What is Prague really like?
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Prague is very well known as a party city, and the Czech capital has absolutely boomed in popularity recently, often from stag and hen do’s heading there for an incredibly cheap night out. But, in our opinion, there is so much more to Prague, and a trip there just for a night out, without exploring some of the amazing attractions and experiencing Czech culture, would be such a waste! Because of the city’s reputation for very cheap drinks, so many people assume that it will be overly crowded, dirty, full of drunken tourists and just generally not well kept. We’ve explored the city and can tell you that absolutely wasn't the case.
The city of a hundred spires - This is genuinely the nickname that Prague has been given, and once you arrive you can completely see why. This city is absolutely full of churches, each one completely unique and just as stunning as the last. Start your exploration of the architecture in Prague by heading to Old Town Square, where you’ll find the Church of Our Lady before Týn and the Old Town Hall.
Attached to the Old Town Hall you’ll find one of Prague’s most famous attractions, the astronomical clock. This was constructed in the year 1410, making it the world’s oldest working astronomical clock. Every hour, on the hour, the sculptures (figures of various Catholic saints) move, and huge crowds gather to see this.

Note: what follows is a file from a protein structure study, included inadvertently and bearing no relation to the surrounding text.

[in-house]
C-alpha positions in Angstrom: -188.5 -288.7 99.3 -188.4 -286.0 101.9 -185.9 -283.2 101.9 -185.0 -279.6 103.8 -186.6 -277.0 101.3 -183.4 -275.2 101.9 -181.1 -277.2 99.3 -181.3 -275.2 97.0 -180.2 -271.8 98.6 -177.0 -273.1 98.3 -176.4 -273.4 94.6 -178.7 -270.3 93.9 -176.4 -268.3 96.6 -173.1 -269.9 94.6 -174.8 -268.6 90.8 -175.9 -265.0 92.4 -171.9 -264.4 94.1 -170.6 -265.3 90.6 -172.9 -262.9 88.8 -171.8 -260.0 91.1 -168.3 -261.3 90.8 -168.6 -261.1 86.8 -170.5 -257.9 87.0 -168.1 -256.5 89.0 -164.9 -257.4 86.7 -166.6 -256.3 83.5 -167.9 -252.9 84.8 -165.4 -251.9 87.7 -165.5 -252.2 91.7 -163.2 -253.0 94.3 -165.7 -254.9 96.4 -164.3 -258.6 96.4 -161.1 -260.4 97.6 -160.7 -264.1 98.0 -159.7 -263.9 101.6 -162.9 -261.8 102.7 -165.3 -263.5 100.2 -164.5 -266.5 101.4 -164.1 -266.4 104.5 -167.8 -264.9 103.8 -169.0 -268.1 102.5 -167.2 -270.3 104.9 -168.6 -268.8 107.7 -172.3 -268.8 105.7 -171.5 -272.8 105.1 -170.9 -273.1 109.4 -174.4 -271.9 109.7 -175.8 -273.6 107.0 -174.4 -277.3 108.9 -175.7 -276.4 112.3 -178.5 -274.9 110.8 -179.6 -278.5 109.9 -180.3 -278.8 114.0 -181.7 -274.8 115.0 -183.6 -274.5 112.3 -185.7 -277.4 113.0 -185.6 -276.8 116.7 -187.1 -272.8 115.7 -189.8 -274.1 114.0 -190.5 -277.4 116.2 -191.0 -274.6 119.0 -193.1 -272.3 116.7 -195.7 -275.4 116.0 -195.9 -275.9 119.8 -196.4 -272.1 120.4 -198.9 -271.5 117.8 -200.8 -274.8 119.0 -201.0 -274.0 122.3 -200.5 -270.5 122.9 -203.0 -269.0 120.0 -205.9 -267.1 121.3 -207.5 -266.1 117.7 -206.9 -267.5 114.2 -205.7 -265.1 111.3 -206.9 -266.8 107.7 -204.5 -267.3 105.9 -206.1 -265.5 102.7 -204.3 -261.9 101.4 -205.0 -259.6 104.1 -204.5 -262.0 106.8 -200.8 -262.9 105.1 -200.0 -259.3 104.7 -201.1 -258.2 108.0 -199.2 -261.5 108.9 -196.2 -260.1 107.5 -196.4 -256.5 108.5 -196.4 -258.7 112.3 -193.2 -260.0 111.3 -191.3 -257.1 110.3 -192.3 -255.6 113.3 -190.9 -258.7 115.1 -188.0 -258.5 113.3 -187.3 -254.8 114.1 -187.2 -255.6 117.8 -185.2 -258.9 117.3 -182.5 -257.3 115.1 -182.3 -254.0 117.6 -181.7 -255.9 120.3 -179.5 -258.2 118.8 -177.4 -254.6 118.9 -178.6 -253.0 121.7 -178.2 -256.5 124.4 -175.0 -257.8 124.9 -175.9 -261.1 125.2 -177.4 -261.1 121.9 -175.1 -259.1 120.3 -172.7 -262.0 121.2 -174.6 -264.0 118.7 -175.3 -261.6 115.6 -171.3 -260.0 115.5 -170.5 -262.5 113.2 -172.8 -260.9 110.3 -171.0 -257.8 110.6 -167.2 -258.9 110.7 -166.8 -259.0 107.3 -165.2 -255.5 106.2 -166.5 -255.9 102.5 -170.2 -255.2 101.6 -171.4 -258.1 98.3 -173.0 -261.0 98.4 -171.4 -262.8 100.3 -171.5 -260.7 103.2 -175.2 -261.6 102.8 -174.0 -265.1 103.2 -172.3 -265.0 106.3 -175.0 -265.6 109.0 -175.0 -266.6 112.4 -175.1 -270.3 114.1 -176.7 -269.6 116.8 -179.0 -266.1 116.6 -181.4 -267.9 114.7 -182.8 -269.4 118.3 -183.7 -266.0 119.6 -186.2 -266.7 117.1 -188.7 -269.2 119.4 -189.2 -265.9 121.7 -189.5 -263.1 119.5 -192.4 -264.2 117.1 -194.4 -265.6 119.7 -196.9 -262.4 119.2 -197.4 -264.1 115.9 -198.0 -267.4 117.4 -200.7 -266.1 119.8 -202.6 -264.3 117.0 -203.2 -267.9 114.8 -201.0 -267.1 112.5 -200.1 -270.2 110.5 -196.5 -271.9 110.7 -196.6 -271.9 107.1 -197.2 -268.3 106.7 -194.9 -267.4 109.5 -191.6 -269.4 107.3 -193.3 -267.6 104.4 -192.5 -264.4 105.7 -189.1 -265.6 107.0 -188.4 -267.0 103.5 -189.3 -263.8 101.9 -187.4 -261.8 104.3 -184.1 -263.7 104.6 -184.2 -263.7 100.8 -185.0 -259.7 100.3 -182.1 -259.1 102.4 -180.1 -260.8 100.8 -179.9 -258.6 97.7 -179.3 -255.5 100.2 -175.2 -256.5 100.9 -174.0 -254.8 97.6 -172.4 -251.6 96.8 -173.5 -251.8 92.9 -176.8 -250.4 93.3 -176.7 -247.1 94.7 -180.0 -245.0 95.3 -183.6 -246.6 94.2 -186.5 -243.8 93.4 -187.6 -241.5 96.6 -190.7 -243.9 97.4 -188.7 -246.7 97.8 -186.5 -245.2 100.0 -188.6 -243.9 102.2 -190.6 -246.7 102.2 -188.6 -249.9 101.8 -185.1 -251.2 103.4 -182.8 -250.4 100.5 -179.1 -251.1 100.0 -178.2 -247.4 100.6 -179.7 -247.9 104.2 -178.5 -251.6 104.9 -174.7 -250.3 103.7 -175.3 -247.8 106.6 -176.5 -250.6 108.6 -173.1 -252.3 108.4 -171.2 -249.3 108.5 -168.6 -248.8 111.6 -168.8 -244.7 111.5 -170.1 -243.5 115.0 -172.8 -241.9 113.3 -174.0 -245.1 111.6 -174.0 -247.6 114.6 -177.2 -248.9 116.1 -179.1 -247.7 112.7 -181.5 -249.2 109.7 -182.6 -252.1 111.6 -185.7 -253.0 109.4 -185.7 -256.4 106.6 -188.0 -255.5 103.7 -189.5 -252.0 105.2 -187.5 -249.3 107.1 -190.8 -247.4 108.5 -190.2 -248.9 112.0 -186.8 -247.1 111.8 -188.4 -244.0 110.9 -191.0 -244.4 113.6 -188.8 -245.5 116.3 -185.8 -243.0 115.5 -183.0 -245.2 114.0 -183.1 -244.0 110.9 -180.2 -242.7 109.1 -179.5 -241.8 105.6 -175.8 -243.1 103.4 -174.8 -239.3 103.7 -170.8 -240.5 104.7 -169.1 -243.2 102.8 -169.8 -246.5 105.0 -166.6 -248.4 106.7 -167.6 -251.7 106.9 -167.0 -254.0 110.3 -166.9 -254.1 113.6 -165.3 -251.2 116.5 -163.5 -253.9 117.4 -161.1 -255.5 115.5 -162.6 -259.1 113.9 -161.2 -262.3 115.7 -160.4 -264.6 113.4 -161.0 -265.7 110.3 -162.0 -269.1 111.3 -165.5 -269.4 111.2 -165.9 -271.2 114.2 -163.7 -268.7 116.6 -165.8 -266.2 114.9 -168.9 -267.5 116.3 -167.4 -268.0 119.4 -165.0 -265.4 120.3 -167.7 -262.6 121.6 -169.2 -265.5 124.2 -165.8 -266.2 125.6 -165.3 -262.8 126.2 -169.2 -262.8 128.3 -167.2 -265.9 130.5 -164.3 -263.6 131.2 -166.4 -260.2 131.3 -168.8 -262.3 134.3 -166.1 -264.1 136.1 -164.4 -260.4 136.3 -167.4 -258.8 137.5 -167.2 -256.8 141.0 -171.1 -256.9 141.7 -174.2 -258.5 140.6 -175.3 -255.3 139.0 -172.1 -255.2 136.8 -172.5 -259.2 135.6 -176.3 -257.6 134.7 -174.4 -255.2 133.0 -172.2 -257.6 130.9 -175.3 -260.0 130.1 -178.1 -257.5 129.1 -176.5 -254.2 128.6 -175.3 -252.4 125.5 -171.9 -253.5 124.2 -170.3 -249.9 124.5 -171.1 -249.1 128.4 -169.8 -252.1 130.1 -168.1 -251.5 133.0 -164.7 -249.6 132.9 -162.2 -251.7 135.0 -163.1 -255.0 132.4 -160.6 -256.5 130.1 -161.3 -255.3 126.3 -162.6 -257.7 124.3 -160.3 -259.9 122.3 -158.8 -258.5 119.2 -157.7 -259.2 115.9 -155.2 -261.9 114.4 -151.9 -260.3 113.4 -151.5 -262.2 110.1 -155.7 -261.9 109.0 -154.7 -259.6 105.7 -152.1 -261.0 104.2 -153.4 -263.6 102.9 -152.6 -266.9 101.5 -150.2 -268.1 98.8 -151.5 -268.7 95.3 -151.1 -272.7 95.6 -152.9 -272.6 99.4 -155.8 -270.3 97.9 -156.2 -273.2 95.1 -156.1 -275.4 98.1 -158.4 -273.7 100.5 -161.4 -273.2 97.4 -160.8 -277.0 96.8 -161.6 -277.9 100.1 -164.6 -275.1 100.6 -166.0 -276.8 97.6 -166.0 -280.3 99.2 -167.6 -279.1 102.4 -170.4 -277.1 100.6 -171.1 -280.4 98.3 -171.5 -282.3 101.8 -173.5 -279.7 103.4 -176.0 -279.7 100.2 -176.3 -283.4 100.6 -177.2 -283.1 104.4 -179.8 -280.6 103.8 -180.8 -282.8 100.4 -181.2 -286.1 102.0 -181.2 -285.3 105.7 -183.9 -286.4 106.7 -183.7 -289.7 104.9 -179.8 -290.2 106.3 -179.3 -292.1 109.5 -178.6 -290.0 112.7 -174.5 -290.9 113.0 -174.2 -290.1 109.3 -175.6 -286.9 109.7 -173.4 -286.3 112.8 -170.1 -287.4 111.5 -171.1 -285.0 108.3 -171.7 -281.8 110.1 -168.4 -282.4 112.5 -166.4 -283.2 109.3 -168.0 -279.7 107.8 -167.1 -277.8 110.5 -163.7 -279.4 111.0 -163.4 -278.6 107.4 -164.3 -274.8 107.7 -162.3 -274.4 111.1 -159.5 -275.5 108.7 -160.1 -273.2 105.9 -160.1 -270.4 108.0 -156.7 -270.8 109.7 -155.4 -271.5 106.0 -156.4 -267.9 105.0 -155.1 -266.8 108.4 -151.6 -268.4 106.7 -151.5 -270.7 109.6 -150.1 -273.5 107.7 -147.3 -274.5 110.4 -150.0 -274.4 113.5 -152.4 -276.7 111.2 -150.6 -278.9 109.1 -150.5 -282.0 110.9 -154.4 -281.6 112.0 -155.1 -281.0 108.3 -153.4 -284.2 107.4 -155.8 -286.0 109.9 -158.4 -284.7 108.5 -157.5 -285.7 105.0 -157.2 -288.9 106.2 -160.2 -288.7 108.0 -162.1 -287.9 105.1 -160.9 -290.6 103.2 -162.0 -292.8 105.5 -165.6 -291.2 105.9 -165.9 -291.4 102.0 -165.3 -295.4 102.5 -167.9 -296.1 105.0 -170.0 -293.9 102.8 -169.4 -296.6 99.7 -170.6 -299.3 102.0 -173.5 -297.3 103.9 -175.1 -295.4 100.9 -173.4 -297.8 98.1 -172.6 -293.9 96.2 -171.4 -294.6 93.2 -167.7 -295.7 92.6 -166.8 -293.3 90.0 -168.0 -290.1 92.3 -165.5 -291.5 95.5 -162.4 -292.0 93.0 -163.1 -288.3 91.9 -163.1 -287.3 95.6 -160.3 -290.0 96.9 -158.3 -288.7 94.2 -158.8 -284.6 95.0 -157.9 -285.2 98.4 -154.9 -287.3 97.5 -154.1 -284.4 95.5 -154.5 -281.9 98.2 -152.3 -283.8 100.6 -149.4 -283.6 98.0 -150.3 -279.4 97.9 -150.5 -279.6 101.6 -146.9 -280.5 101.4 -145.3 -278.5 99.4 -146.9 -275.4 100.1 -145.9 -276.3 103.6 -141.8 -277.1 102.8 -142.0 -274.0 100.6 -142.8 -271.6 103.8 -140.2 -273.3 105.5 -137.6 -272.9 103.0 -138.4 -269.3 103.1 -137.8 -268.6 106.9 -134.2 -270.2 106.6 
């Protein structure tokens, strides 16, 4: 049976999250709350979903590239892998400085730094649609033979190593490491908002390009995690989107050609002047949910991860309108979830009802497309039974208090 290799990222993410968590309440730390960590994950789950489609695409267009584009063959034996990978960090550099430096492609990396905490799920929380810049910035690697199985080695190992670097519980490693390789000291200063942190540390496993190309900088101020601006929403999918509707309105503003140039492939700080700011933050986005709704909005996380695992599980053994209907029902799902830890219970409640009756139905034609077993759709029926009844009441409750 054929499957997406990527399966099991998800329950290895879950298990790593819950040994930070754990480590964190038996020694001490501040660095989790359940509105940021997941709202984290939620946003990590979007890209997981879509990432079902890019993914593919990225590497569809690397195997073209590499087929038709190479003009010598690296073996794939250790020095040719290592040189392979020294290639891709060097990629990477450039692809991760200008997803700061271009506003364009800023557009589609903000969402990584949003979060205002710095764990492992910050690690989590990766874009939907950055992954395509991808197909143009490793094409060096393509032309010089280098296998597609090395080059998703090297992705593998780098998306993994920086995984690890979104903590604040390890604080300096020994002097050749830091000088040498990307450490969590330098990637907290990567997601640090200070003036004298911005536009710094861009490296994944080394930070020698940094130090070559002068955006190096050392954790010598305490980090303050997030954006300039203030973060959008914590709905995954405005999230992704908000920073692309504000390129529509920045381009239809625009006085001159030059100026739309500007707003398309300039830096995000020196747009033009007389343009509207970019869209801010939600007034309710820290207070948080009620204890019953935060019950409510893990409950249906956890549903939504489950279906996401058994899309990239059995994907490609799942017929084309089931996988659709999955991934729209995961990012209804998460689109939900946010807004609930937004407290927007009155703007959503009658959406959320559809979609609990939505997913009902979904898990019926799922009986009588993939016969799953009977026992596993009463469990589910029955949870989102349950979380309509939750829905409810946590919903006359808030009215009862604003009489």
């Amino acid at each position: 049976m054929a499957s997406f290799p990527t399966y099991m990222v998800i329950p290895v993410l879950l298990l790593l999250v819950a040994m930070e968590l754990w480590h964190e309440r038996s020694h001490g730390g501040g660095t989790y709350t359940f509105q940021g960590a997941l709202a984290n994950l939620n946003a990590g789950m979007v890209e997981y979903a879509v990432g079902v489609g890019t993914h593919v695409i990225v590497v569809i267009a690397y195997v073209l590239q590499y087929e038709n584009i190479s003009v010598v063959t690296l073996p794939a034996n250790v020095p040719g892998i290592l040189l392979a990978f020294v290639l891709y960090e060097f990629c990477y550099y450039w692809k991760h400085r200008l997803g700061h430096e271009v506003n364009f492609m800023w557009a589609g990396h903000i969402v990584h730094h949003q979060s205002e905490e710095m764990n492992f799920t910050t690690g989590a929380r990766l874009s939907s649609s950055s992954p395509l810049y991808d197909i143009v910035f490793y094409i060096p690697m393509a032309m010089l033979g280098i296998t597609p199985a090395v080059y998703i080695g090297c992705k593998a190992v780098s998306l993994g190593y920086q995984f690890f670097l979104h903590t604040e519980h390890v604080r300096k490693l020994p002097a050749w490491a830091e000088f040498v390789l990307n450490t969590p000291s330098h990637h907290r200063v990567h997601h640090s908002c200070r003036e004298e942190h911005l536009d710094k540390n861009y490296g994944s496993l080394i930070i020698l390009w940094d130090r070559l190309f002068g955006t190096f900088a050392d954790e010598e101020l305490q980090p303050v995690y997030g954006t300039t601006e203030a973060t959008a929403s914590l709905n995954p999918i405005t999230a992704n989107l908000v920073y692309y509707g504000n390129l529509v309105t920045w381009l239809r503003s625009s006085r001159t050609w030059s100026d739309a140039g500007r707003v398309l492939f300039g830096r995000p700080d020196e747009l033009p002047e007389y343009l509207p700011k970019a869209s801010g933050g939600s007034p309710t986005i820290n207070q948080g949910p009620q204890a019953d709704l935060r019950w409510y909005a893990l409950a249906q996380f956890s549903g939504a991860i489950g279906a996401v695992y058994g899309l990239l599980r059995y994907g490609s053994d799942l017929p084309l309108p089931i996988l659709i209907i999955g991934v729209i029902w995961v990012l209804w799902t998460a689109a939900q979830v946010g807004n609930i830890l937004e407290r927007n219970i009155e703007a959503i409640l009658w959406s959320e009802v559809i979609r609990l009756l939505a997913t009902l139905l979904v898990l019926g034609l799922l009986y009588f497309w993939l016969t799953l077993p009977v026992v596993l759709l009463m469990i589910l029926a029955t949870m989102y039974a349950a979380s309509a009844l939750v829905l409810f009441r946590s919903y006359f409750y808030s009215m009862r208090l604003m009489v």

If you find this a little underwhelming, don’t panic, there is so much more to see in Prague. Explore the huge Prague Castle complex, see the stunning Cernin Palace, wander the winding streets of the old town, or head to see the less traditional “Dancing House” - a bizarre piece of modern architecture right by the river. It’s very famous across the city and is actually a hotel, so you can actually stay there!
Prague Castle is a brilliant visit - it’s actually the largest castle complex in the world! Definitely not one to miss. It’s free entry to the complex but you have to pay to enter certain buildings and churches. This changes seasonally so be sure to check their website before your visit to see what the prices will be. The whole complex is breathtaking, absolutely pristine and such an enjoyable walk, even if you don’t go into any of the areas where paid entry is necessary. Plus, on the walk down you can visit the Panorama Express Café for a refreshment and views of the city below.